Bell’s Brewery, Kalamazoo, MI
Two-Hearted Ale
This IPA is hopped exclusively with the Centennial hop varietal from the Pacific Northwest, massive additions in the kettle and again in the fermenter lend their characteristic grapefruit and pine resin aromas. A significant malt body balances this hop presence; together with the signature fruity aromas of Bell’s house yeast, this leads to a remarkably drinkable American-style India Pale Ale.  7% ABV

Now on to the wines.  I knew these were going to be a challenge, since my knowledge of wine is limited, and so was was my budget. I called on Fred Tasker, the father of the bride, who put together a list of moderately-priced wines from tasting notes in some of his recent wine columns.

He wrote to me:
“I’ve tried to suggest safe wines with no quirks or hard edges.  Pretty much every white wine drinker likes chardonnay, since it’s very fruity. You’ll see that the two Kendall-Jackson chards are purposely made quite differently from each other. “The sauvignon blancs are from New Zealand. They’re crisp and lively and very popular, although not everybody likes them. Nice contrast, though. “For the reds, pinot noir is softer than cabernet sauvignon, and a lot of people don’t like cabs. I also added some nice Italian reds as a contrast.”

The list was an excellent mix of wine styles which would mate well with the food we were serving, and all were in a modest price range of under $25 a bottle.  Due to the vagaries of Pennsylvania law, however, I had to buy wine in our state stores, so my selection was limited.  I had no problem with Fred’s chardonnay recommendations, but I came up dry for his other selections.  However, I did rely on his varietal selections — New Zealand Sauvignon Blanc, California Pinot Noir, and Tuscan reds.  Yes, our state store carried many different choices among these varieties, but I still had no way to tell a good bottle from a bad one, there were no posted ratings.  I couldn’t drag Fred out to PA, buy a few dozen bottles and taste them all though it was tempting.  Clearly I needed a personal wine critic to accompany me.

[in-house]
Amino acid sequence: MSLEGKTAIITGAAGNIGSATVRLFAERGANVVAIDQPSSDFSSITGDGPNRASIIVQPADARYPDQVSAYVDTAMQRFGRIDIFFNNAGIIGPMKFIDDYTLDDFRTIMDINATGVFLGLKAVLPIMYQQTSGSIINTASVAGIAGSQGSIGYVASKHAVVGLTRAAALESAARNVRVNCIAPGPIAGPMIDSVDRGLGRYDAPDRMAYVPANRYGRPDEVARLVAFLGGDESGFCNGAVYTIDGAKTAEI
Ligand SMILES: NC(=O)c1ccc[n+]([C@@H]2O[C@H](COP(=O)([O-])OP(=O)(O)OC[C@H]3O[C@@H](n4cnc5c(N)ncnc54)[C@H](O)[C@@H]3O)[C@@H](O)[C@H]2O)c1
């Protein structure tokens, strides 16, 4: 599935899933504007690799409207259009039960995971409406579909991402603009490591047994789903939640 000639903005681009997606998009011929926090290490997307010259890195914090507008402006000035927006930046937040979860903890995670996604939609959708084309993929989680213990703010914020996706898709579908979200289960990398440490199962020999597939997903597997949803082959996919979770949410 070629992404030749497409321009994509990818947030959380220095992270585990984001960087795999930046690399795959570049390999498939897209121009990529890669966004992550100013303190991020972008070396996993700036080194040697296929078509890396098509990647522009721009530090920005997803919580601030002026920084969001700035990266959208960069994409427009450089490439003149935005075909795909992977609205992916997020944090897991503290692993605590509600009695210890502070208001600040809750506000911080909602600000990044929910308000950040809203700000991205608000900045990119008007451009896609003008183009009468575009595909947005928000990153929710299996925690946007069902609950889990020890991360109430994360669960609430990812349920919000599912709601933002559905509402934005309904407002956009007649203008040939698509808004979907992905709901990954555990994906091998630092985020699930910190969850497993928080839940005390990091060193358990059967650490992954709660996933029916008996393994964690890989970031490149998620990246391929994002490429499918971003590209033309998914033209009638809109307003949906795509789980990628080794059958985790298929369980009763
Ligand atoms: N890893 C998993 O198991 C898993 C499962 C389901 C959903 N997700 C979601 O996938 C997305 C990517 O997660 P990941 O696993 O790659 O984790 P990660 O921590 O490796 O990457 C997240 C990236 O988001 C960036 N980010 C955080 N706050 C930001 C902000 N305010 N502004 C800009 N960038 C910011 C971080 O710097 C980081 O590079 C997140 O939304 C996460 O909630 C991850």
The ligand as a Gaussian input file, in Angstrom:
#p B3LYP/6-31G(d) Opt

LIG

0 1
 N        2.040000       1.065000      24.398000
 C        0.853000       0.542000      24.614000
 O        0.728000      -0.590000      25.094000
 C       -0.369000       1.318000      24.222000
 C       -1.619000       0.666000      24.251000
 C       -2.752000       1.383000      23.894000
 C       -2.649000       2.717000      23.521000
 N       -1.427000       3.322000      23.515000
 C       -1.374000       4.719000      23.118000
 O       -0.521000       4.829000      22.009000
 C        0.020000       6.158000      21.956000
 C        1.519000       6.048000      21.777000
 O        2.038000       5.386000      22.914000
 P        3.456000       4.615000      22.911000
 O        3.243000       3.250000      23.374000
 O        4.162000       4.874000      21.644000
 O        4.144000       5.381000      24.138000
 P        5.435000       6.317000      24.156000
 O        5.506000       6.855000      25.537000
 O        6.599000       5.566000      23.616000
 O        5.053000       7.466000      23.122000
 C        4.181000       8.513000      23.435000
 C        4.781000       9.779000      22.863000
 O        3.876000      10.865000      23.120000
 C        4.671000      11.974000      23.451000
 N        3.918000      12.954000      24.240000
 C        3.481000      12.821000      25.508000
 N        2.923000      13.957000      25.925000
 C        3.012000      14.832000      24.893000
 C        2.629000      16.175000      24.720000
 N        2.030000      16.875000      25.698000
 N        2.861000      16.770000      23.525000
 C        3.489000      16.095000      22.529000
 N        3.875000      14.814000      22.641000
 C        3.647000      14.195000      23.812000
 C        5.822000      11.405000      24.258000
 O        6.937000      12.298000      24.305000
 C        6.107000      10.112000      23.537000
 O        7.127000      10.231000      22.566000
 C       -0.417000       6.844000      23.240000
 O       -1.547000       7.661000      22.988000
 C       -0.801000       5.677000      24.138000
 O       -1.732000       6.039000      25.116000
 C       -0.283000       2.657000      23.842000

I solved this problem with the internet.  I purchased an iPad app, “Wine Ratings,” from Wine Spectator, the wine-reviewing magazine which has one of the most extensive collections of wine ratings available. To use this app, one enters the name of the wine and the vintage year, and is given the Wine Spectator rating (if available) from 0 to 100.  I took my iPad along to the state store, and went through the shelves, getting the ratings for all of the bottles in the selected varietals. I got a few odd looks in the store, but it enable me to narrow the list to wines rated as 90 or higher, and under $25.  Success!   Even Fred liked my picks.  I purchased 39 bottles.   Here it the wine list which was distributed along with the menu to all the guests:


White Wines
2011 Kendall-Jackson “Vintner’s Reserve Chardonnay, Calif
Hint of oak, rich tropical fruit flavors including ripe pineapples, creamy and smooth

2011 Kendall-Jackson “AvantChardonnay, Calif.
Intense fruit aromas and flavors of Granny Smith apples and lemons, lean and crisp.

2008 Staete Landt Sauvignon Blanc, Marlborough, NZ
Vivid, bracing and brimming with lime-tinged grapefruit and guava flavors that persist into the long, distinctive finish.

Red Wines
2011 Rodney Strong Vineyards Pinot Noir, Russian River Valley Reserve, California
Hint of oak, black plum and blueberry flavors, smooth, long finish.

2009 Maremma Toscana 642° Reserve, Tuscany, Italy
Squarely in the Italian camp, with a sour cherry component to the mix of flavors, including black currant and raspberry. Good acidity and firm yet well-integrated tannins, with fine length.

2009 Villa Antinori Toscana, Tuscany, Italy
Black currant, bilberry, violet and spice flavors align in this luscious red, which is well-balanced and integrated, with a lingering sweet fruit and spice aftertaste.  Sangiovese, Cabernet Sauvignon, Merlot and Syrah.



BottleOpenerThe rehearsal dinner came off smoothly, as planned. The party favors included bottle opener and scorkscrews, personalized with the couple’s name and the wedding date.  Surprisingly I had only 1 case of beer left over, which the groom, his groomsmen and some of his friends were happy to dispose of later that night. Nevertheless, the young couple were married the following day and are living happily ever after.

{ 2 comments… read them below or add one }

Katharine February 28, 2014 at 6:38 pm

I can personally vouch for the beer and wine menu at that wedding. The most fun rehearsal dinner ever given. Cheers!


Fred Tasker February 28, 2014 at 6:47 pm

Carol, the evening was a triumph! Great beer and wine!
The night’s lesson was that trying to drink a lot of both can be a challenge.
But even the parents all made it to the wedding.
A nice joining of tribes.